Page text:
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2523RE: [RedHotJazz] Did Whiteman Steal form Oliver? ("Singin' the Blues, Bix, and Tram" More Ab...

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  • Jeffrey Jastram
    May 1, 2006
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      Thank you, Albert, for having the moxie to take what, in many circles, will
      be considered an errant opinion.

      Whiteman was a relatively popular and financially successful musician
      /entrepreneur ... and an unabashed self-promoter. But, his contribution to
      the (jazz?) music of his time should not be dismissed.


      ----- Original Message -----
      From: Albert Haim
      To: RedHotJazz@yahoogroups.com
      Sent: 4/28/2006 8:33:17 AM
      Subject: [RedHotJazz] Did Whiteman Steal form Oliver? ("Singin' the Blues,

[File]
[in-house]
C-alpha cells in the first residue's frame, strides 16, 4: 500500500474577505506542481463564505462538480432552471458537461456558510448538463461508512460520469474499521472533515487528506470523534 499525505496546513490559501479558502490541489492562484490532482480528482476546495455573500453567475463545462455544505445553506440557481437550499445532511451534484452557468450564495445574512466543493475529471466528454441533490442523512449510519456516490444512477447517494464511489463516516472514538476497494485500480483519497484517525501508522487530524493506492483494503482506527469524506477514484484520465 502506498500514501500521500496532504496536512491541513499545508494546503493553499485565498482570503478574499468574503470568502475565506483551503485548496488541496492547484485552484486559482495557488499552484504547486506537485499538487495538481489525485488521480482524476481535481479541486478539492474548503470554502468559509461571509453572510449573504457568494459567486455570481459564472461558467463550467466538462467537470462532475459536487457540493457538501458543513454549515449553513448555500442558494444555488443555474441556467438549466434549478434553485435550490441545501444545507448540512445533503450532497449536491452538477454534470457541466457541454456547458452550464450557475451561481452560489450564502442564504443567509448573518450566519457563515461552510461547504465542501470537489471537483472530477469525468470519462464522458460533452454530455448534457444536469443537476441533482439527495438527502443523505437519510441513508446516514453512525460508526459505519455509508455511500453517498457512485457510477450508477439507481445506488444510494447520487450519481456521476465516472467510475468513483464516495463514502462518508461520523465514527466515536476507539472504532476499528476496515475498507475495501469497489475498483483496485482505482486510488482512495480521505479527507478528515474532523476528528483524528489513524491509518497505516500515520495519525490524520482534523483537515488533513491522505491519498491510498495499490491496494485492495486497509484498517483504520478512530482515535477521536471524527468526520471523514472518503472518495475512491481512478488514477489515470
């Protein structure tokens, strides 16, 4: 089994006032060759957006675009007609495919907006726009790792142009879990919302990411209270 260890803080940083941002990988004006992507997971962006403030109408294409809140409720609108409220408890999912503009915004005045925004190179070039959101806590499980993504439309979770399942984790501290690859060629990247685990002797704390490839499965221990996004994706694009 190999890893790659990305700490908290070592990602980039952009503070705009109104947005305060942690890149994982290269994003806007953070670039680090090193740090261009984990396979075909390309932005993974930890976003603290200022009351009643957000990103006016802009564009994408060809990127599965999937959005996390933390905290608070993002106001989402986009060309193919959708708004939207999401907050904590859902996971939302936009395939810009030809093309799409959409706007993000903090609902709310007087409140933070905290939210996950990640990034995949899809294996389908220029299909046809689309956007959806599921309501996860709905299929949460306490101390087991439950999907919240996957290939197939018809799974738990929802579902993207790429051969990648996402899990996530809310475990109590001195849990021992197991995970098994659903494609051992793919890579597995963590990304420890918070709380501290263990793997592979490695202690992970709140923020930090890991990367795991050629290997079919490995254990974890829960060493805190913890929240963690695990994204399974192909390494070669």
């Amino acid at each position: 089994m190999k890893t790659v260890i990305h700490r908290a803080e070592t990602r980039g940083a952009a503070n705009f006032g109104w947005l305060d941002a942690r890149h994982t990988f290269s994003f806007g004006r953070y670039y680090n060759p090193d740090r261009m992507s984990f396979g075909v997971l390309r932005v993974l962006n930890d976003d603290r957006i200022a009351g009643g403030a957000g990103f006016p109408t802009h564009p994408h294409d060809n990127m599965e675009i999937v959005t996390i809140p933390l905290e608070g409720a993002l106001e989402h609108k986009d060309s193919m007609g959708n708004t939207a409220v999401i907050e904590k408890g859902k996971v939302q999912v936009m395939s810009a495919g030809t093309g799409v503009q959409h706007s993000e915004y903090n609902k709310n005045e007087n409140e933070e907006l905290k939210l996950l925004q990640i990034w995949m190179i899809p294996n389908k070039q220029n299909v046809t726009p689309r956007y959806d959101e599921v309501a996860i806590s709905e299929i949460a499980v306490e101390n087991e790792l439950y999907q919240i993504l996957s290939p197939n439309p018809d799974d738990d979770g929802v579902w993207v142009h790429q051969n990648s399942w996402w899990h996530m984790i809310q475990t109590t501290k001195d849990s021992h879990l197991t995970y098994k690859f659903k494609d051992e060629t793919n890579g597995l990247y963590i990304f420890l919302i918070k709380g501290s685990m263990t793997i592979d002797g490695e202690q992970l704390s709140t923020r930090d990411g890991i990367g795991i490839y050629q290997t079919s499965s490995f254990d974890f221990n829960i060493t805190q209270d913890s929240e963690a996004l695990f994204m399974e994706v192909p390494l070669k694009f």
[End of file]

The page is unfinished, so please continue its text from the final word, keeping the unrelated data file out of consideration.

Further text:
Bix, and Tram" More Ab...

      --- In RedHotJazz@yahoogroups.com, Walter Five <walterfive_666@...> wrote:

      > Oliver was being dismissive; he knew what was being stolen from
      him: guys like Paul Whiteman were playing luke-warm Jazz
      "arrangements" at best, and being hailed as "King" in their own right.

      I cannot let that comment pass without expressing my complete
      disagreement. Stolen? Since when does a certain type of music belong
      exclusively to an individual, a group of individuals, or a race? You
      are echoing the "politically correct" views espoused by Ken
      Burns/Wynton Marsalis and company.

      What do you mean by Whiteman stealing from Oliver? What precisely did
      Whiteman steal? Just think for a minute. Whiteman had been playing his
      kind of music since 1918, and his style kept evolving. Whiteman's
      music covered a wide range, dance music, symphonic jazz, small group
      jazz, Broadway tunes, pop songs, adaptations of classical compositions
      for his own eclectic orchestra, made up of symphonic as well as jazz
      musicians. Whiteman did not steal jazz from Oliver (or any other jazz
      musician), just as he did not steal the classical elements in his
      music from European classical composers. Whiteman blended a variety of
      elements from several sources, and added his own, distinct, and
      unique interpretation to create his personal style of music.



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